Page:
Thanksgiving around a week away, it’s time to begin taking a stab at the
forecast. Over the next seven days, a parade of storm systems will ride along
an active Pacific jet stream into the Pacific Northwest. These various
shortwaves will dig southeastward into the Rockies, inducing the development of
a couple of surface low pressure systems that will deepen over the Plains next
week. Such a scenario will help maintain a trough over the western half of the
U.S., while ridging will attempt to build across the eastern third of the U.S. downstream
of the trough around Thanksgiving.
is relatively high that an active pattern will persist across the Pacific Northwest
before and during the Thanksgiving holiday. This pattern will favor snowy
conditions across the Cascades and the Rockies next week. On Thanksgiving Day
or the day before, the Sierra Nevada Mountains may have accumulating snowfall thanks
to a shortwave that could manage to dig as far south as Northern California. Overall,
the pattern will favor snow falling as far south as the mountainous regions of
Arizona and New Mexico. Cities just outside of the Rockies like Denver, CO and
Cheyenne, WY will receive accumulations, as well. In other words, if you’re
wanting to have at least a couple decent shots at seeing snow around Thanksgiving,
will likely try to hang on across the Southeast and along the eastern U.S. coast.
Thus, any storm system moving in from the West will trek northeastward across
the Great Plains before reaching the Great Lakes region. This will leave the southeastern
U.S. and East coast with wet conditions ahead any cold front that moves through
the region. I don’t anticipate any frozen precipitation falling south of a line
that extends from northern Oklahoma/Texas Panhandle to Kansas/Missouri. The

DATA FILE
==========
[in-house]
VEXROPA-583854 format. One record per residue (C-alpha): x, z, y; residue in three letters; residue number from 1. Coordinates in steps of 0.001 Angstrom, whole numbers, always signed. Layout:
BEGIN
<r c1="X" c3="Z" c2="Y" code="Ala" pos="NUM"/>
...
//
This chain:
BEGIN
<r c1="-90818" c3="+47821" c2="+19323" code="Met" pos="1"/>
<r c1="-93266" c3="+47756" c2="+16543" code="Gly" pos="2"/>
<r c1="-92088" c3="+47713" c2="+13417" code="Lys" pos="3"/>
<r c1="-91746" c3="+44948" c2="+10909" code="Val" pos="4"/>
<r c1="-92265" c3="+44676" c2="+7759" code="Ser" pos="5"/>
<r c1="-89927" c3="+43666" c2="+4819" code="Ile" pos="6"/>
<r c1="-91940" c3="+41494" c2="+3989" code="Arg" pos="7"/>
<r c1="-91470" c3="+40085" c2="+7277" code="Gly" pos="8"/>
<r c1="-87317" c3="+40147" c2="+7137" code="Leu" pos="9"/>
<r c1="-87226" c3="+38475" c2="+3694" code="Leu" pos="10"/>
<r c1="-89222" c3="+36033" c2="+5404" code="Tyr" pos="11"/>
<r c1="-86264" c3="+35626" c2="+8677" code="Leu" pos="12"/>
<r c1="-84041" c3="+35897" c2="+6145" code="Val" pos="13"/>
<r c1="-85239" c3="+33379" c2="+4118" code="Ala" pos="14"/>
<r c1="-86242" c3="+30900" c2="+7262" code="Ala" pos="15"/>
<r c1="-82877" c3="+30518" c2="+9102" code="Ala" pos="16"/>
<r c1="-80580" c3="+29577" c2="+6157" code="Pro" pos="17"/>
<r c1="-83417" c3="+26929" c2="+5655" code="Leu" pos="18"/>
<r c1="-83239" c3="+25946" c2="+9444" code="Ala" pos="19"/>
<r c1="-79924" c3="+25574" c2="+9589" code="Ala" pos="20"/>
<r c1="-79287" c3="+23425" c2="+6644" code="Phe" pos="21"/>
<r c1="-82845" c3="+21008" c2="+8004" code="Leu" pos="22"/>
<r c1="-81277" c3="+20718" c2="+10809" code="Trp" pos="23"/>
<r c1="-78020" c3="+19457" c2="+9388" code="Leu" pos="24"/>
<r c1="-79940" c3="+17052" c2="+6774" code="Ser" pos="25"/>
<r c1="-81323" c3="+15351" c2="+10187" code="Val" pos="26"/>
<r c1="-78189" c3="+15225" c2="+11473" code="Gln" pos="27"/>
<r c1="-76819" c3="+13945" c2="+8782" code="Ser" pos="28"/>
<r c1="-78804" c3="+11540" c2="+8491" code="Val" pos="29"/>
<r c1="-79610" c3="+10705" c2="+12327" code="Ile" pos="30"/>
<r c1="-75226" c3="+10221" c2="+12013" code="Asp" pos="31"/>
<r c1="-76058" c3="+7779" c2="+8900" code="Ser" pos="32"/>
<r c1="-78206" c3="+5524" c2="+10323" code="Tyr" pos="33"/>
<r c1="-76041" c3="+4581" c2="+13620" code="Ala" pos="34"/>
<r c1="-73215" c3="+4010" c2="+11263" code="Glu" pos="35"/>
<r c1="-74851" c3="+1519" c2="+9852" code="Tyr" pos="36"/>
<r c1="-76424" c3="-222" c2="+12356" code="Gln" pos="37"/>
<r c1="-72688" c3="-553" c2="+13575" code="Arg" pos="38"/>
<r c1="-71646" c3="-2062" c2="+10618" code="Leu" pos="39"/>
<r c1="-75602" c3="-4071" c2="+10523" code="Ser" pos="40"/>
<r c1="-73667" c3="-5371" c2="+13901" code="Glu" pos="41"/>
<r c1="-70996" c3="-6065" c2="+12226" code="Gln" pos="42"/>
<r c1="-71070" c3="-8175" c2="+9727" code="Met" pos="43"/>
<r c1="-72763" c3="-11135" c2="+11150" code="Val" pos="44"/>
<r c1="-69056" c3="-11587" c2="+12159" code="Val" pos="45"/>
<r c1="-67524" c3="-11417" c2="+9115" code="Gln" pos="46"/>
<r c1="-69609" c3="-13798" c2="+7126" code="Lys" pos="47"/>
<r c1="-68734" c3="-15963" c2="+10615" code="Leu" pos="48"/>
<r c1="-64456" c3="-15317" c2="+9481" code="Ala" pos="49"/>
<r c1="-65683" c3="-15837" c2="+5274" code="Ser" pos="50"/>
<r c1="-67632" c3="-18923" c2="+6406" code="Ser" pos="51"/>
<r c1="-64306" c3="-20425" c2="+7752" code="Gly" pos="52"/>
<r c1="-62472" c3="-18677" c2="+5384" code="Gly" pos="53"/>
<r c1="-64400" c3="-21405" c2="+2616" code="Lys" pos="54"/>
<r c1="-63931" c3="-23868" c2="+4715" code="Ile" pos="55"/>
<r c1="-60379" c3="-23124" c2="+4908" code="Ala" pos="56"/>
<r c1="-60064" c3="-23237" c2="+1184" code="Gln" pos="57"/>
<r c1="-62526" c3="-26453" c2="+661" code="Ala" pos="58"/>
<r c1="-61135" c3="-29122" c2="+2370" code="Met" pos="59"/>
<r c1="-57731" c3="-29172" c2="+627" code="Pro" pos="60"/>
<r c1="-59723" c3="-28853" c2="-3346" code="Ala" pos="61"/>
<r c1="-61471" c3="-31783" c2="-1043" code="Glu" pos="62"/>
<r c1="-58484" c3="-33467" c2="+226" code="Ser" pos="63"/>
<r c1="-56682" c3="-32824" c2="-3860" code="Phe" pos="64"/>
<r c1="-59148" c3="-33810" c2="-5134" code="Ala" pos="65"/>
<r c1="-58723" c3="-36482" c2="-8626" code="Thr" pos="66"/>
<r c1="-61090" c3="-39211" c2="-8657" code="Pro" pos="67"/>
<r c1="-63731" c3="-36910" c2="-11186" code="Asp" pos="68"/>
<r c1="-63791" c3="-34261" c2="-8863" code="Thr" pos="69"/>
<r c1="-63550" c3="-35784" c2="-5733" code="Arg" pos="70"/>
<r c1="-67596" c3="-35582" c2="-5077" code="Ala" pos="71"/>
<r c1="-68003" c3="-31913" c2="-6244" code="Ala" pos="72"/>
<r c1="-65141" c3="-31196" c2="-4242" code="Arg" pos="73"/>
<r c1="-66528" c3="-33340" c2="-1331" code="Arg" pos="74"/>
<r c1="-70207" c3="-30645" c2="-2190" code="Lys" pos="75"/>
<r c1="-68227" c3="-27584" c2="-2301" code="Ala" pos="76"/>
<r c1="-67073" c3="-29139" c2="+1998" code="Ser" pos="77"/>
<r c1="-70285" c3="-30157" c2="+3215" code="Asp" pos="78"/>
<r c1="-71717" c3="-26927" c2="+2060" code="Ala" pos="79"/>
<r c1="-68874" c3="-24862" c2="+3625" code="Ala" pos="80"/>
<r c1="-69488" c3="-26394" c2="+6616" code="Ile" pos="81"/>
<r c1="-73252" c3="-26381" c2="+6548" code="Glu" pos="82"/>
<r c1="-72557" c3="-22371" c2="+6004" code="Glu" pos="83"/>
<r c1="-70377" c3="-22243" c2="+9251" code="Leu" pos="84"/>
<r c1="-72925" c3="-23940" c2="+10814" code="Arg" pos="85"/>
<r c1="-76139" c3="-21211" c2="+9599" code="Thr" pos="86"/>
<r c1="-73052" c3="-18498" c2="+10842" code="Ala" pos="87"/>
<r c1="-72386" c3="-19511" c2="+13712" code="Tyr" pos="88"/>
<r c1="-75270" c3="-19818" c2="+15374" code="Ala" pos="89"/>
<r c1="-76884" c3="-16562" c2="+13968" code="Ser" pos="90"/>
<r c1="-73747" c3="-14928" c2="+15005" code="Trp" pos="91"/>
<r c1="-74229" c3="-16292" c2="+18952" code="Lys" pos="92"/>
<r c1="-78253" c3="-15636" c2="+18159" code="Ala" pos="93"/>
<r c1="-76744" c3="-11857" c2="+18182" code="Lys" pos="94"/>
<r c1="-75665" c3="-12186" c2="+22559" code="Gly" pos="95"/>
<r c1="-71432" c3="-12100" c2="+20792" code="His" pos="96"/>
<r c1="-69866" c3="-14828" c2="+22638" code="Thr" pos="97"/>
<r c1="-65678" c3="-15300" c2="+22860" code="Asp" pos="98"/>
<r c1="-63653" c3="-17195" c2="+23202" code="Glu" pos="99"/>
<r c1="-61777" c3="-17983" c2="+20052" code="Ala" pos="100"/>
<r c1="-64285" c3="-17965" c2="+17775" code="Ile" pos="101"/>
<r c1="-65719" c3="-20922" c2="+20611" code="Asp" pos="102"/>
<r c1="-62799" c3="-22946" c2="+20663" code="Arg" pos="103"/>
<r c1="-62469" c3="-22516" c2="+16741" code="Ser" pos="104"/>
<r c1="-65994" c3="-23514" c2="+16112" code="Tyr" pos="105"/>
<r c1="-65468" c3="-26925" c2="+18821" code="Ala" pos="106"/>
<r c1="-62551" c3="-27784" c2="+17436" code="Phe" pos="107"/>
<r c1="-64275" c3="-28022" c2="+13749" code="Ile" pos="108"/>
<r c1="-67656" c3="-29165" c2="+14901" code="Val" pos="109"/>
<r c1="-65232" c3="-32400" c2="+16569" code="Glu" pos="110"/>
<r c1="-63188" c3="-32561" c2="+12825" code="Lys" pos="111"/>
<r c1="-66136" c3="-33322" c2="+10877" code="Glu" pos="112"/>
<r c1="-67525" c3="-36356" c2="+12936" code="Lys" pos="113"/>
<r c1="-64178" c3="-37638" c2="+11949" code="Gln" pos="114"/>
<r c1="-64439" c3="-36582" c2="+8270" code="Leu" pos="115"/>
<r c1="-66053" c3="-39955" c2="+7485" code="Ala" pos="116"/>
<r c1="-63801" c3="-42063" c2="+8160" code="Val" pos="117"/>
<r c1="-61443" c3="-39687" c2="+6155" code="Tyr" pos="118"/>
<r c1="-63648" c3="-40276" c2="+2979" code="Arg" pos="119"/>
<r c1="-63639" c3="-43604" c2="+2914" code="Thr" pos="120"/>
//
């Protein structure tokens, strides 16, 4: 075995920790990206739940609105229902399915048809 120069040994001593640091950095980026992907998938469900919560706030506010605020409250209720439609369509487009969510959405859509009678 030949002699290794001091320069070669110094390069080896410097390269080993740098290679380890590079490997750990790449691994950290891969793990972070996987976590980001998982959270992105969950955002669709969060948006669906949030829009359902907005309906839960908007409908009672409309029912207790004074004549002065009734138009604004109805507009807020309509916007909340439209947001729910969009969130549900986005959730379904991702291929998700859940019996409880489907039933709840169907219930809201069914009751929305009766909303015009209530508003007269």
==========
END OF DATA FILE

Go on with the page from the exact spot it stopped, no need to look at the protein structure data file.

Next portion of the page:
Dakotas, Nebraska, the Midwest, and Great Lakes will be fair game for heavy
winter precipitation next week. Illinois, Indiana, and Ohio should expect an
active pattern throughout Thanksgiving week, but uncertainty remains low in
regard to how much frozen precipitation will occur across those states. I will
address those probabilities on a system-by-system basis next week.
Temperatures across the Mid-south, Southeast, Mid-Atlantic, and even New England will likely be quite volatile over Thanksgiving week due to the storm track. Although a couple of cold fronts will likely move through most of these regions, warm air advection will occur ahead of any storm system that treks across the Great Plains and Great Lakes region. Mostly, conditions will alternate between cool/wet and seasonably cold/dry. In other words, the pattern will remain active during Thanksgiving week across these regions, and I currently can’t guarantee that many won’t experience cloudy and wet weather on Thanksgiving Day.
Please consider joining our Facebook Support group for only $4.99 a month, where we provide detailed, long-range forecast discussions on the upcoming weather conditions across the United States.
The featured image used in this article is courtesy of @thesmartease.